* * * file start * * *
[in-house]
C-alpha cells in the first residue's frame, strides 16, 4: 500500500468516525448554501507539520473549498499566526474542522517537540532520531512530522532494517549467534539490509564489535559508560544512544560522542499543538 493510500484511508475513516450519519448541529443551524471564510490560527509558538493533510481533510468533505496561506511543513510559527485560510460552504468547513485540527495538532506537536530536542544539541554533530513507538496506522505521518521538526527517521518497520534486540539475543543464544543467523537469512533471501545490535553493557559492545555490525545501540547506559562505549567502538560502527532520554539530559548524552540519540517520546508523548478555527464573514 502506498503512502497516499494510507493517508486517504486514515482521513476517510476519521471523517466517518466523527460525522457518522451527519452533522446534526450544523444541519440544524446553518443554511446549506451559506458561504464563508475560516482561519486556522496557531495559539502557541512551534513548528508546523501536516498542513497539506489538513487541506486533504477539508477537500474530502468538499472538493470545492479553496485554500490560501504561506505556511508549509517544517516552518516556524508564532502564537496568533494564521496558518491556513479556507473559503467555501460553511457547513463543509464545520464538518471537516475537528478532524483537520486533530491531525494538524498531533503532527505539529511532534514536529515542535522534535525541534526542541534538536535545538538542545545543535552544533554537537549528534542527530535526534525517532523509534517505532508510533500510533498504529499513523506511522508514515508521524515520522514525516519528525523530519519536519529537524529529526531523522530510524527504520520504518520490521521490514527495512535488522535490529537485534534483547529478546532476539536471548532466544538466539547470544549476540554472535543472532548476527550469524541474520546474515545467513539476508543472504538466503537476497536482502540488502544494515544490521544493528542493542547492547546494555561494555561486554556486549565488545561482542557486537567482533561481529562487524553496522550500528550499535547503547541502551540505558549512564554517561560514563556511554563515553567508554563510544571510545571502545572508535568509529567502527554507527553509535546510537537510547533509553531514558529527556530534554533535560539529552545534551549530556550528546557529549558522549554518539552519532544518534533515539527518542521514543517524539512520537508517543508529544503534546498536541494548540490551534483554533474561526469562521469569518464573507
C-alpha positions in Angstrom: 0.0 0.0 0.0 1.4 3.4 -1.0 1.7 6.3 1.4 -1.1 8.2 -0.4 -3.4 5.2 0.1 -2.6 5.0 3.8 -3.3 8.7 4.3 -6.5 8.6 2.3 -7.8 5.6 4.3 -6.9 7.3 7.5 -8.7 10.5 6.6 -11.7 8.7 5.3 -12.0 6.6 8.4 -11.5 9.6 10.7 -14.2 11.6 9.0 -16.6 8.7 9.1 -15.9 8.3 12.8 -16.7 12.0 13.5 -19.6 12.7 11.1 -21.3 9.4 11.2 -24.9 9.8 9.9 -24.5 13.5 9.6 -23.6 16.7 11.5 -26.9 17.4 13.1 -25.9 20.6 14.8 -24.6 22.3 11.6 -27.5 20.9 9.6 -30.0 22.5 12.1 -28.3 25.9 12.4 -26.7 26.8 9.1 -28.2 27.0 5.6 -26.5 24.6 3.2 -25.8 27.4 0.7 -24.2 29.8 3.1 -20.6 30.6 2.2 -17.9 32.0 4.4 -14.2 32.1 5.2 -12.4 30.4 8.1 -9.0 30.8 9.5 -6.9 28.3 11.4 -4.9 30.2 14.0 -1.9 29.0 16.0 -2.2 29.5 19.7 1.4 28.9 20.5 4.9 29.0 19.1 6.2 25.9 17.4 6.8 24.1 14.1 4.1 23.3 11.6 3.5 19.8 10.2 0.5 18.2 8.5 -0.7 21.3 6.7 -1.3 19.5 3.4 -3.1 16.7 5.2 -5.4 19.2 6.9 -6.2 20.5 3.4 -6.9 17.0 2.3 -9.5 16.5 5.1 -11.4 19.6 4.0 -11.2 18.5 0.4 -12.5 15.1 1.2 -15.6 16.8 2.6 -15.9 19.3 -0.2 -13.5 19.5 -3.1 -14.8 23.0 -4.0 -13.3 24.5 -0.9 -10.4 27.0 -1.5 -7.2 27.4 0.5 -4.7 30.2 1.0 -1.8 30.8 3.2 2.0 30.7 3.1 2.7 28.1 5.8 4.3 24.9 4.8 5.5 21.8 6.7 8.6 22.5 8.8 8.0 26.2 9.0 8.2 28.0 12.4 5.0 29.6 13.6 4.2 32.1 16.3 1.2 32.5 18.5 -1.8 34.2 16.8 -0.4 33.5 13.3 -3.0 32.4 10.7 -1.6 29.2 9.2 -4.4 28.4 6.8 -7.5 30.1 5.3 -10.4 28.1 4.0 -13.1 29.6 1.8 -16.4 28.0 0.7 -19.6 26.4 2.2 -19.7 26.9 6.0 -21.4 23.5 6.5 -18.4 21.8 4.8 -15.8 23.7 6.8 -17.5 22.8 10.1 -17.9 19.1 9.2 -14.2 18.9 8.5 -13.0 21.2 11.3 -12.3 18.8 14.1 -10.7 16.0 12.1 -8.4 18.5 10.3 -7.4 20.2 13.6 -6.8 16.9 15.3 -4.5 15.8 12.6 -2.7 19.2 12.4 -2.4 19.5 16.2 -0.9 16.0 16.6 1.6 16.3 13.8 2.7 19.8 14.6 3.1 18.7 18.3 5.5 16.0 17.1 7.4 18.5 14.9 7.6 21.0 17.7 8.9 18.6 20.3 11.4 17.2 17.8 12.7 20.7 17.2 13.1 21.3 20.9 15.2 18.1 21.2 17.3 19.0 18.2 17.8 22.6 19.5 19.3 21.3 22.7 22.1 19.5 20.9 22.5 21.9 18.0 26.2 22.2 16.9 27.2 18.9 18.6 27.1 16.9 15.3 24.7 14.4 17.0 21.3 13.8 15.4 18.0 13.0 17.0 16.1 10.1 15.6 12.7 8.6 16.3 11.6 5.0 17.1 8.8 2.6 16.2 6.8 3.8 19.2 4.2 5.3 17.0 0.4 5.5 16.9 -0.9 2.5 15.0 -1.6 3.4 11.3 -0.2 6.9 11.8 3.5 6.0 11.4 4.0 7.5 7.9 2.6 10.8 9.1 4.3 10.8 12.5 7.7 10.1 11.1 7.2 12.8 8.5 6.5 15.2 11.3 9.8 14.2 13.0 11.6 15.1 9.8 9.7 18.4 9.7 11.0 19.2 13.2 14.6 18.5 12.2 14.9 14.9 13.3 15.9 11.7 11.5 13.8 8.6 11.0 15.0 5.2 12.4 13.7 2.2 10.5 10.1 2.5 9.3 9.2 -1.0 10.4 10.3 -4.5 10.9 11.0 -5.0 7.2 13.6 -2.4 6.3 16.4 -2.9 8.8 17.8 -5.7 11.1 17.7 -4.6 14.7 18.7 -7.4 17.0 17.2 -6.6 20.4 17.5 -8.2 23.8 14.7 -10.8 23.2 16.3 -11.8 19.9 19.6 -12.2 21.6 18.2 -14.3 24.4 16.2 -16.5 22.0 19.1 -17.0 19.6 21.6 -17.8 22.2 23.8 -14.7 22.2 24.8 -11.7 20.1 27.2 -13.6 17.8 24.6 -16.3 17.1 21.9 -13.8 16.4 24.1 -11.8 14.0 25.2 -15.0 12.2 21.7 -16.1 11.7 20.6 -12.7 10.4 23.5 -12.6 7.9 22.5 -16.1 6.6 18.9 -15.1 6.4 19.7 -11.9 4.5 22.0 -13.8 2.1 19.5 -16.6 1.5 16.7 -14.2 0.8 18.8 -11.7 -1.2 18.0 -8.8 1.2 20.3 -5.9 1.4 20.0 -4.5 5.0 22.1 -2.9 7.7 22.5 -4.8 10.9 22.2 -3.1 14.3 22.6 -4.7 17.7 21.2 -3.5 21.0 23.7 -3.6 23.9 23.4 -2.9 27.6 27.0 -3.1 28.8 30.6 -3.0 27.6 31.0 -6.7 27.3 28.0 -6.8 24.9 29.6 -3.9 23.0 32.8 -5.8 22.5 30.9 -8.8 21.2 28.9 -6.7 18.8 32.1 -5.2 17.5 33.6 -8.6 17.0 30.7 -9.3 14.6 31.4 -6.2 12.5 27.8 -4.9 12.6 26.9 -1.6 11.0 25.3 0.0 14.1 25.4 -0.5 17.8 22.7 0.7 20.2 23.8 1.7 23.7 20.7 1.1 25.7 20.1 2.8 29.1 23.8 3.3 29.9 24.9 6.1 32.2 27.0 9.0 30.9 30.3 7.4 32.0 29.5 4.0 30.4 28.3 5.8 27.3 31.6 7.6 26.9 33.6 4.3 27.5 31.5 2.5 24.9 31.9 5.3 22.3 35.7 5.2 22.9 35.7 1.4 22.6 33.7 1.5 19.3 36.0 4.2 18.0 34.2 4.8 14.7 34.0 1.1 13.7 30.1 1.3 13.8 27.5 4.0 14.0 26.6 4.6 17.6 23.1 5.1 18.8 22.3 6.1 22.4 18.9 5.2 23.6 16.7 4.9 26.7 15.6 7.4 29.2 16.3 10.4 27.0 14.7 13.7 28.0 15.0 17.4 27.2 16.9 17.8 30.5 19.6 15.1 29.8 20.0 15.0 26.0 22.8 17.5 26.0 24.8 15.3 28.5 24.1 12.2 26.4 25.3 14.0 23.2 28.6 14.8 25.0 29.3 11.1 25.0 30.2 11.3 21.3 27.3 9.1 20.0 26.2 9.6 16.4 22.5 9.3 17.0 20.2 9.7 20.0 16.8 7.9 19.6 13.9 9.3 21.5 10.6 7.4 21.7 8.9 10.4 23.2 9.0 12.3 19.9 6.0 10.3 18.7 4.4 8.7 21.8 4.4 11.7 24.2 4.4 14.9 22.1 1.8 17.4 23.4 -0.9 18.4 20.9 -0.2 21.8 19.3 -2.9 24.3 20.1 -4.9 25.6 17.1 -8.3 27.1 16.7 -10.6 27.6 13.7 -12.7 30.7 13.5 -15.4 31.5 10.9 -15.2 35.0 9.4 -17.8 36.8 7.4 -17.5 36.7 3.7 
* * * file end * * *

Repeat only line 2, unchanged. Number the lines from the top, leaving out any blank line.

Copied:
C-alpha cells in the first residue's frame, strides 16, 4: 500500500468516525448554501507539520473549498499566526474542522517537540532520531512530522532494517549467534539490509564489535559508560544512544560522542499543538 493510500484511508475513516450519519448541529443551524471564510490560527509558538493533510481533510468533505496561506511543513510559527485560510460552504468547513485540527495538532506537536530536542544539541554533530513507538496506522505521518521538526527517521518497520534486540539475543543464544543467523537469512533471501545490535553493557559492545555490525545501540547506559562505549567502538560502527532520554539530559548524552540519540517520546508523548478555527464573514 502506498503512502497516499494510507493517508486517504486514515482521513476517510476519521471523517466517518466523527460525522457518522451527519452533522446534526450544523444541519440544524446553518443554511446549506451559506458561504464563508475560516482561519486556522496557531495559539502557541512551534513548528508546523501536516498542513497539506489538513487541506486533504477539508477537500474530502468538499472538493470545492479553496485554500490560501504561506505556511508549509517544517516552518516556524508564532502564537496568533494564521496558518491556513479556507473559503467555501460553511457547513463543509464545520464538518471537516475537528478532524483537520486533530491531525494538524498531533503532527505539529511532534514536529515542535522534535525541534526542541534538536535545538538542545545543535552544533554537537549528534542527530535526534525517532523509534517505532508510533500510533498504529499513523506511522508514515508521524515520522514525516519528525523530519519536519529537524529529526531523522530510524527504520520504518520490521521490514527495512535488522535490529537485534534483547529478546532476539536471548532466544538466539547470544549476540554472535543472532548476527550469524541474520546474515545467513539476508543472504538466503537476497536482502540488502544494515544490521544493528542493542547492547546494555561494555561486554556486549565488545561482542557486537567482533561481529562487524553496522550500528550499535547503547541502551540505558549512564554517561560514563556511554563515553567508554563510544571510545571502545572508535568509529567502527554507527553509535546510537537510547533509553531514558529527556530534554533535560539529552545534551549530556550528546557529549558522549554518539552519532544518534533515539527518542521514543517524539512520537508517543508529544503534546498536541494548540490551534483554533474561526469562521469569518464573507